Sperm epigenetics and aging

Timothy G. Jenkins, Kenneth I. Aston, Douglas T. Carrell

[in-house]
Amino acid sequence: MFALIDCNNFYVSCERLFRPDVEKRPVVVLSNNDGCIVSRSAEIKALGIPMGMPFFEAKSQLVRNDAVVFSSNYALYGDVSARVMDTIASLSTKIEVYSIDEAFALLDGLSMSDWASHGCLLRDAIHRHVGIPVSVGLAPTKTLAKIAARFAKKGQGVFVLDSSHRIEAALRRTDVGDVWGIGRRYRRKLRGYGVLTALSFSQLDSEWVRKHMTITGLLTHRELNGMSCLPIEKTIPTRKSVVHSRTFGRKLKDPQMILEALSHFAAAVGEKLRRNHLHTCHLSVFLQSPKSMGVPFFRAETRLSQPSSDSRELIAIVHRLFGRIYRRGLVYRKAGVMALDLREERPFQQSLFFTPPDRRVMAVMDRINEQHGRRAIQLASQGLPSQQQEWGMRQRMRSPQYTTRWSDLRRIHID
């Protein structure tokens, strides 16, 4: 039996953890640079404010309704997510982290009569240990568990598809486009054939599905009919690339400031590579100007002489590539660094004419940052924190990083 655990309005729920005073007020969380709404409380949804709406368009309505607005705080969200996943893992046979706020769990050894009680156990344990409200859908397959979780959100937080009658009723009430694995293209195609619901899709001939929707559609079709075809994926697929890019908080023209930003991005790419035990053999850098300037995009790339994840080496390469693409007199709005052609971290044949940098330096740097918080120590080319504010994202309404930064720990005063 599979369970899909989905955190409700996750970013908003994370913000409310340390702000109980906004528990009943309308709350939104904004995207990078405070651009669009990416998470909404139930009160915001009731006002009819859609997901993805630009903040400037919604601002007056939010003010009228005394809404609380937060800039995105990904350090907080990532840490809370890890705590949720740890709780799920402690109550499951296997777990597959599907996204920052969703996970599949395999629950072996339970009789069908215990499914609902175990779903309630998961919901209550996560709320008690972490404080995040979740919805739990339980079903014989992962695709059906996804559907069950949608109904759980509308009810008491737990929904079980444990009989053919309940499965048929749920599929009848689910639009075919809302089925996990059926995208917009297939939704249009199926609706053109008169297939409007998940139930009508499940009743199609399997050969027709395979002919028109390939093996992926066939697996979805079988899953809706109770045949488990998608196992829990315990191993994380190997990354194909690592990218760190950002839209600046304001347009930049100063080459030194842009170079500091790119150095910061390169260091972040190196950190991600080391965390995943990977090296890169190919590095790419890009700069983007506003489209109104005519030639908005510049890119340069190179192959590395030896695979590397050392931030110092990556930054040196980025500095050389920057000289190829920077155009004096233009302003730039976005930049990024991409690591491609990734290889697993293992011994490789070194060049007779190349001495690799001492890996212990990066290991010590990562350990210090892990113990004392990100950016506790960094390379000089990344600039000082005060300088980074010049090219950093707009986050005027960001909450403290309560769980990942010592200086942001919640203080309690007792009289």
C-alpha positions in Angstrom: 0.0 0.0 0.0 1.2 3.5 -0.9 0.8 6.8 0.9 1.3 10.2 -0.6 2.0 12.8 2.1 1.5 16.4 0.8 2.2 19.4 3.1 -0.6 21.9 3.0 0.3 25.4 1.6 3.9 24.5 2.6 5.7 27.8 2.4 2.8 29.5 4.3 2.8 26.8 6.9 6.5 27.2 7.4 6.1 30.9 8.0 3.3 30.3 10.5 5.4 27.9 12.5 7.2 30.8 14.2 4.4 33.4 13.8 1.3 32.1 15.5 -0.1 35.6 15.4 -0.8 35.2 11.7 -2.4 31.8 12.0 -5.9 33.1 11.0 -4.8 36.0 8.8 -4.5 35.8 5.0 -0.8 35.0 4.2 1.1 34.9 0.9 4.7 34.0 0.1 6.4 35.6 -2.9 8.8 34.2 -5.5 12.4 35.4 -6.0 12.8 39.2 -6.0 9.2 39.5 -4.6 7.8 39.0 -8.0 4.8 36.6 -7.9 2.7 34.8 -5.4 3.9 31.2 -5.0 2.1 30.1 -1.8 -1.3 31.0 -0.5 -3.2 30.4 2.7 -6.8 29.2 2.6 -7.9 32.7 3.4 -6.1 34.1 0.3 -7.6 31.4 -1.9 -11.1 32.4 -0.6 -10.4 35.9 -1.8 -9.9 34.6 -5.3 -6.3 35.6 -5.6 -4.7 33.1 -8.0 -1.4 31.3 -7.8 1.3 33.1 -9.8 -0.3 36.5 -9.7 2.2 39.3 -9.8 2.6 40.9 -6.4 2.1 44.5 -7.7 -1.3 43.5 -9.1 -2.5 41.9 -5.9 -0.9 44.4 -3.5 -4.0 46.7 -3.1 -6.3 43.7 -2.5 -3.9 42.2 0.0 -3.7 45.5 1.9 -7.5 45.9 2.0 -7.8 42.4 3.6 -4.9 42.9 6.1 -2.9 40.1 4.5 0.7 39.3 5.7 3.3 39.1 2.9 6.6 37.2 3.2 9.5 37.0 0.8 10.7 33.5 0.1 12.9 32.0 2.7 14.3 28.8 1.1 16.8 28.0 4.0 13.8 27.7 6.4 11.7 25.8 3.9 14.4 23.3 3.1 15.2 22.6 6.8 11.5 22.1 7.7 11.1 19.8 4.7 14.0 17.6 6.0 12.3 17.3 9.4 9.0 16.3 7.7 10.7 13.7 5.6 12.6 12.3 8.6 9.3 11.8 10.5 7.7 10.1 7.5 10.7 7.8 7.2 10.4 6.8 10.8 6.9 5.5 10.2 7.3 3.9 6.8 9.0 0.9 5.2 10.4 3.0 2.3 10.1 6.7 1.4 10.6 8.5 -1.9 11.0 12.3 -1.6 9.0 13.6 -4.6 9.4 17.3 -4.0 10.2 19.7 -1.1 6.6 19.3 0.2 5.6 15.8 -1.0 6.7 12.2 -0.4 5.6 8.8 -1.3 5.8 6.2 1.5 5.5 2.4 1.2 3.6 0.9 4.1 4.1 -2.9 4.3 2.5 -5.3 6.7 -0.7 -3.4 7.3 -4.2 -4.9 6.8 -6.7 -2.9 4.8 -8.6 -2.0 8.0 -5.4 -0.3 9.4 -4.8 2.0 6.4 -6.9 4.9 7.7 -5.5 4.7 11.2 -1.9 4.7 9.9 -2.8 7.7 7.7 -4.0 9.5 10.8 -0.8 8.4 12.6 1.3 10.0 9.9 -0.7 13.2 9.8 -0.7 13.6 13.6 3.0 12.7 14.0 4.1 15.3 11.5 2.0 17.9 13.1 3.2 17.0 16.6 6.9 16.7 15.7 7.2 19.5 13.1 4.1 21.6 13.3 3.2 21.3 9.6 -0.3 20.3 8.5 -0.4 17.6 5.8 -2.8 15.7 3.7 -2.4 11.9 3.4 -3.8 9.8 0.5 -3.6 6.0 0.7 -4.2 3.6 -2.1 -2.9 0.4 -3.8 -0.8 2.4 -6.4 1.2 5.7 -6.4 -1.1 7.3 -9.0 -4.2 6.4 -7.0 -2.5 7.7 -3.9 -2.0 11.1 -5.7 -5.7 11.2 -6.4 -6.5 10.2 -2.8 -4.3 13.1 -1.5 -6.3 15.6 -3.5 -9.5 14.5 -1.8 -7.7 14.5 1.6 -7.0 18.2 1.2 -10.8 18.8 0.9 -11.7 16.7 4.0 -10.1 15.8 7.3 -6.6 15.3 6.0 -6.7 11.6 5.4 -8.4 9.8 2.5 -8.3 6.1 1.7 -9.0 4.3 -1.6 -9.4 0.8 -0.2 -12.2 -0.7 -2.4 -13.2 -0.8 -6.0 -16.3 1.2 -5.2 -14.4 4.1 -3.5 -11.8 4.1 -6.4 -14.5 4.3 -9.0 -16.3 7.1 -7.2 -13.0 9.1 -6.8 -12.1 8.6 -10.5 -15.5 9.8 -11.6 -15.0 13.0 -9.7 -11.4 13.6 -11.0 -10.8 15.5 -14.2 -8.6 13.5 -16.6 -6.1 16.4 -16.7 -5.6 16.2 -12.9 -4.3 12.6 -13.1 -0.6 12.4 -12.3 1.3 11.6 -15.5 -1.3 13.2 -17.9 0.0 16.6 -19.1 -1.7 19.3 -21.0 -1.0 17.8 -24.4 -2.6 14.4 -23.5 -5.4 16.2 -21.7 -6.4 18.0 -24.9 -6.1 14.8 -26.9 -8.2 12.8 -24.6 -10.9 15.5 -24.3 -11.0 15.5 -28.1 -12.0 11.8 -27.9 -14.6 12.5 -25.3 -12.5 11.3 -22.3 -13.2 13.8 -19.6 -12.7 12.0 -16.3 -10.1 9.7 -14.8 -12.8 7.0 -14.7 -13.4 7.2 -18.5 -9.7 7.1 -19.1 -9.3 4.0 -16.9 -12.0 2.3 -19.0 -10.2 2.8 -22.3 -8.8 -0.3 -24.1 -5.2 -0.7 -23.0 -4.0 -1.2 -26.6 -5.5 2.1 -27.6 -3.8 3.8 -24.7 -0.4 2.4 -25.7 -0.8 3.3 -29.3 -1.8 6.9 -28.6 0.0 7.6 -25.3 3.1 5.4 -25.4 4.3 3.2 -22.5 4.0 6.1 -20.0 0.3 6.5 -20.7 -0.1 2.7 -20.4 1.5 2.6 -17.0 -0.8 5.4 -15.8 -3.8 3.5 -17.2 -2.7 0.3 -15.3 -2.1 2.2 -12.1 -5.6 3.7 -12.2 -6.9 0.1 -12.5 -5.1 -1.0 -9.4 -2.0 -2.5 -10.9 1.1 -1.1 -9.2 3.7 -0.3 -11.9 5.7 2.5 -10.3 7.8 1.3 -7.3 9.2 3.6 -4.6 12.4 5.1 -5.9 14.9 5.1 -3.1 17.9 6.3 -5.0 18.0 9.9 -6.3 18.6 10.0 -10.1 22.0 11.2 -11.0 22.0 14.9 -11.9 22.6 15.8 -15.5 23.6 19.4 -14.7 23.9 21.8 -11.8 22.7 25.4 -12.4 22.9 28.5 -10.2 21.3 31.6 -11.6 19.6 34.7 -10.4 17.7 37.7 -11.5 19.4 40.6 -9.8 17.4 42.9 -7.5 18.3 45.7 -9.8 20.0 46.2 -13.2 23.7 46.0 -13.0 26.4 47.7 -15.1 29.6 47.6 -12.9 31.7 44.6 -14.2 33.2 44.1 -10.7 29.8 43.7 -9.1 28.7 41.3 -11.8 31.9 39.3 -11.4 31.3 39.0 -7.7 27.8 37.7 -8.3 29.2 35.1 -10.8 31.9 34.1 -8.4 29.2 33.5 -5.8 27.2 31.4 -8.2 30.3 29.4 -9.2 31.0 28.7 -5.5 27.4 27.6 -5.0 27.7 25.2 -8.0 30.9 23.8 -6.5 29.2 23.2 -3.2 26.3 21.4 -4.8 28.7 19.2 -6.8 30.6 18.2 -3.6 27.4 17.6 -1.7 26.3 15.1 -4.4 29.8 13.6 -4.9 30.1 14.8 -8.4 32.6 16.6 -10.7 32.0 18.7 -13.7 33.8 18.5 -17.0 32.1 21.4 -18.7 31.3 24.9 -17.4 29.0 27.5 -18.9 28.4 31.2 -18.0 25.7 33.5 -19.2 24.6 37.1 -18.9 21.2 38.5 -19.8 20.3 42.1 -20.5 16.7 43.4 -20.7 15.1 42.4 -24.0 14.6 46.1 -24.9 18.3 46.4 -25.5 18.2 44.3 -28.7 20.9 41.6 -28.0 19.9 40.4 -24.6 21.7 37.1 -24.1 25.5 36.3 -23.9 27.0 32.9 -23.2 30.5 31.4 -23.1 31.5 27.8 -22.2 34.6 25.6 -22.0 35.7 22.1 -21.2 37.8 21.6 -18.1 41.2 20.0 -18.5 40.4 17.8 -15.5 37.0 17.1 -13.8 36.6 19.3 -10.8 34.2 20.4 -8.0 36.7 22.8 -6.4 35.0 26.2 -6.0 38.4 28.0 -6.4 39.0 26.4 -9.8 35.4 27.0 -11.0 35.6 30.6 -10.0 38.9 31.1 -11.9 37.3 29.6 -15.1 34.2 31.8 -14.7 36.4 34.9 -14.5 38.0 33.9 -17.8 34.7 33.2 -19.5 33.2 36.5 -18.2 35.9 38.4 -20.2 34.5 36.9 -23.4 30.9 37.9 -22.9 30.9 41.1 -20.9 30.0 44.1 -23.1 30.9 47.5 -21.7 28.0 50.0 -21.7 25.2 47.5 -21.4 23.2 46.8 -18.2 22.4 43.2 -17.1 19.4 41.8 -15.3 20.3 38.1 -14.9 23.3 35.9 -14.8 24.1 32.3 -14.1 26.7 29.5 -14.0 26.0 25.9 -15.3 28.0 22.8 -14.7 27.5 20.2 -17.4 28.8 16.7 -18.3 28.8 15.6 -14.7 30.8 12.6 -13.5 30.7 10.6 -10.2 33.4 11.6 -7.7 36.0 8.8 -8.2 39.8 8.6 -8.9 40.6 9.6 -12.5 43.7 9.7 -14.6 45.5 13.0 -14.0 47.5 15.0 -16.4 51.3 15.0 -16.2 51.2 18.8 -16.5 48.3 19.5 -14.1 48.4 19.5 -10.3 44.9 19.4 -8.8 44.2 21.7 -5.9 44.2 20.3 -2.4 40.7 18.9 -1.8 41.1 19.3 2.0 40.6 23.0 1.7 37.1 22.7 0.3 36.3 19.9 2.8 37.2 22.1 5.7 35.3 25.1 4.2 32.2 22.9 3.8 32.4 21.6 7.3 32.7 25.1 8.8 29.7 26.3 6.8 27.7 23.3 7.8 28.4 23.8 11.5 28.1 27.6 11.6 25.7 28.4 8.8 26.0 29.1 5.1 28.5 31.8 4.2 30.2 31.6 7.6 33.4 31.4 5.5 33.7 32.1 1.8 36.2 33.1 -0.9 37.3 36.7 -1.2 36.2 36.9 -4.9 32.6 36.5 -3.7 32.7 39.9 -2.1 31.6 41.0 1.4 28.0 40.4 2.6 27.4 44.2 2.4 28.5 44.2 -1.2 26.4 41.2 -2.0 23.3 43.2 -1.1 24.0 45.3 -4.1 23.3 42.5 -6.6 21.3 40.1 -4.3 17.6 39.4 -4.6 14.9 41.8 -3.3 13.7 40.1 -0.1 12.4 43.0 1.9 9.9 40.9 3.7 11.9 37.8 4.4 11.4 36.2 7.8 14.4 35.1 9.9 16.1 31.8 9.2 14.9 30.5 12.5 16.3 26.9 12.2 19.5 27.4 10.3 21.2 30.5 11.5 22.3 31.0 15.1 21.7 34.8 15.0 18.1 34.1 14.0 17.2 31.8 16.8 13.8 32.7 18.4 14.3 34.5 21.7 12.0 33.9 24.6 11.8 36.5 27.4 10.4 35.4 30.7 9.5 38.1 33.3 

Advanced paternal age has very real consequences in fertility, embryogenesis, and even offspring health. Specifically, advanced paternal age has been linked to delayed time to pregnancy and in some studies even appears to be linked to a decreased likelihood of achieving a pregnancy. Epidemiological and animal model evidence also suggests that the offspring of older fathers are at an elevated risk for neuropsychiatric disease. For these reasons it is essential that we have a comprehensive understanding of what actually occurs in the gametes of the aging male. Available data suggest that there are very clear patterns of aging in the sperm epigenome that can be directly detected in DNA methylation patterns. Importantly, these alterations are so consistent that a predictive model has been successfully generated to predict an individual’s age based only on sperm DNA methylation signatures. Because this metric is the most direct way to detect aging in sperm, it is logical that these signatures may offer predictive value for the offspring abnormalities that are also correlated with advanced paternal age and as such may offer a unique opportunity to generate diagnostic tools that can identify personalized risks for each couple hoping to achieve a pregnancy. While a great deal of work still needs to be performed to understand the real diagnostic utility of sperm epigenetic marks, the potential is real and warrants further investigation particularly in the context of advanced paternal age.